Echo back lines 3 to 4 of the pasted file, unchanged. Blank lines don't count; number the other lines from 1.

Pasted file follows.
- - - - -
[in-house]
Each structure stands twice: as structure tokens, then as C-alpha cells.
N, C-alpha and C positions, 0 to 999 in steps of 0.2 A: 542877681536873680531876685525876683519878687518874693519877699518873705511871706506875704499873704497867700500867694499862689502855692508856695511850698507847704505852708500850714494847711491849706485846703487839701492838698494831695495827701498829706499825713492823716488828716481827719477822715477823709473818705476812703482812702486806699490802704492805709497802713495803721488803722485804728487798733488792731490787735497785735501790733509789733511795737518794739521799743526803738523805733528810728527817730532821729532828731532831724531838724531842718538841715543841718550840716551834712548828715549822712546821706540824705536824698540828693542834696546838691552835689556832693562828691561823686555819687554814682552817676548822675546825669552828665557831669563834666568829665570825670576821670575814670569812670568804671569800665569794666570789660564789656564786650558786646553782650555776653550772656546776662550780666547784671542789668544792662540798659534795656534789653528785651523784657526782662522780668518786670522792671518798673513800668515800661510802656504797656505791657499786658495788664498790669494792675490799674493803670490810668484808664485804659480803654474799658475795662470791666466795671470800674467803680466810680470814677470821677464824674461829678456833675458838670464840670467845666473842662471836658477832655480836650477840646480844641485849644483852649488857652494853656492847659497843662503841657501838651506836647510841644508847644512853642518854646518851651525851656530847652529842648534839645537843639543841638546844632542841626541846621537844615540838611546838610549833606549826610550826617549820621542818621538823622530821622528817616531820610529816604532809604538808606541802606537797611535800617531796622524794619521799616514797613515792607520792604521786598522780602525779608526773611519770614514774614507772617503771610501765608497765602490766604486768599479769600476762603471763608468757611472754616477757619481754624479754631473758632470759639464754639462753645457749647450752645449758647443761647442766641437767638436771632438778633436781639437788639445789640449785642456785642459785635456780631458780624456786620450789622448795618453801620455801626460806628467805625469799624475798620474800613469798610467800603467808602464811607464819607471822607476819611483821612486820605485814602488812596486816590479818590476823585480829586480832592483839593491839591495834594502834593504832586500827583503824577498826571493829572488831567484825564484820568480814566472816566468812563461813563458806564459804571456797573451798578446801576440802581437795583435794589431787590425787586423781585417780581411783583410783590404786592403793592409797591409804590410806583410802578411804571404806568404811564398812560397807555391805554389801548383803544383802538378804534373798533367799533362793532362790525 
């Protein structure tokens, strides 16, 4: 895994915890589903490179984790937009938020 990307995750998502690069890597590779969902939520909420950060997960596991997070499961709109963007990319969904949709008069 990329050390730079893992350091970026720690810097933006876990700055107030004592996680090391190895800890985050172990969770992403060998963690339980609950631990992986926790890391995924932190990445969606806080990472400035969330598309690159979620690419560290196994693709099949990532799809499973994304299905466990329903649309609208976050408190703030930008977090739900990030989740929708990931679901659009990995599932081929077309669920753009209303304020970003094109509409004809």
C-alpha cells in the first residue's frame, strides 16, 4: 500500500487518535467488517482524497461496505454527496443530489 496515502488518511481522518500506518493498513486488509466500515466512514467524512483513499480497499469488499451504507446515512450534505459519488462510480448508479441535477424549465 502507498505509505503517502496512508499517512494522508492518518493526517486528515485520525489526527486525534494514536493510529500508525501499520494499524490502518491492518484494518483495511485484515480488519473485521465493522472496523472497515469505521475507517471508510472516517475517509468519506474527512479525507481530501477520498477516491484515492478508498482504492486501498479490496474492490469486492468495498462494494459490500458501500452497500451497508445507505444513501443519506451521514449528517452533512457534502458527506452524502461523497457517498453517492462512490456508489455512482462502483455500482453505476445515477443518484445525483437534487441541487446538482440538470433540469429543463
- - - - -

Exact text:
N, C-alpha and C positions, 0 to 999 in steps of 0.2 A: 542877681536873680531876685525876683519878687518874693519877699518873705511871706506875704499873704497867700500867694499862689502855692508856695511850698507847704505852708500850714494847711491849706485846703487839701492838698494831695495827701498829706499825713492823716488828716481827719477822715477823709473818705476812703482812702486806699490802704492805709497802713495803721488803722485804728487798733488792731490787735497785735501790733509789733511795737518794739521799743526803738523805733528810728527817730532821729532828731532831724531838724531842718538841715543841718550840716551834712548828715549822712546821706540824705536824698540828693542834696546838691552835689556832693562828691561823686555819687554814682552817676548822675546825669552828665557831669563834666568829665570825670576821670575814670569812670568804671569800665569794666570789660564789656564786650558786646553782650555776653550772656546776662550780666547784671542789668544792662540798659534795656534789653528785651523784657526782662522780668518786670522792671518798673513800668515800661510802656504797656505791657499786658495788664498790669494792675490799674493803670490810668484808664485804659480803654474799658475795662470791666466795671470800674467803680466810680470814677470821677464824674461829678456833675458838670464840670467845666473842662471836658477832655480836650477840646480844641485849644483852649488857652494853656492847659497843662503841657501838651506836647510841644508847644512853642518854646518851651525851656530847652529842648534839645537843639543841638546844632542841626541846621537844615540838611546838610549833606549826610550826617549820621542818621538823622530821622528817616531820610529816604532809604538808606541802606537797611535800617531796622524794619521799616514797613515792607520792604521786598522780602525779608526773611519770614514774614507772617503771610501765608497765602490766604486768599479769600476762603471763608468757611472754616477757619481754624479754631473758632470759639464754639462753645457749647450752645449758647443761647442766641437767638436771632438778633436781639437788639445789640449785642456785642459785635456780631458780624456786620450789622448795618453801620455801626460806628467805625469799624475798620474800613469798610467800603467808602464811607464819607471822607476819611483821612486820605485814602488812596486816590479818590476823585480829586480832592483839593491839591495834594502834593504832586500827583503824577498826571493829572488831567484825564484820568480814566472816566468812563461813563458806564459804571456797573451798578446801576440802581437795583435794589431787590425787586423781585417780581411783583410783590404786592403793592409797591409804590410806583410802578411804571404806568404811564398812560397807555391805554389801548383803544383802538378804534373798533367799533362793532362790525 
């Protein structure tokens, strides 16, 4: 895994915890589903490179984790937009938020 990307995750998502690069890597590779969902939520909420950060997960596991997070499961709109963007990319969904949709008069 990329050390730079893992350091970026720690810097933006876990700055107030004592996680090391190895800890985050172990969770992403060998963690339980609950631990992986926790890391995924932190990445969606806080990472400035969330598309690159979620690419560290196994693709099949990532799809499973994304299905466990329903649309609208976050408190703030930008977090739900990030989740929708990931679901659009990995599932081929077309669920753009209303304020970003094109509409004809």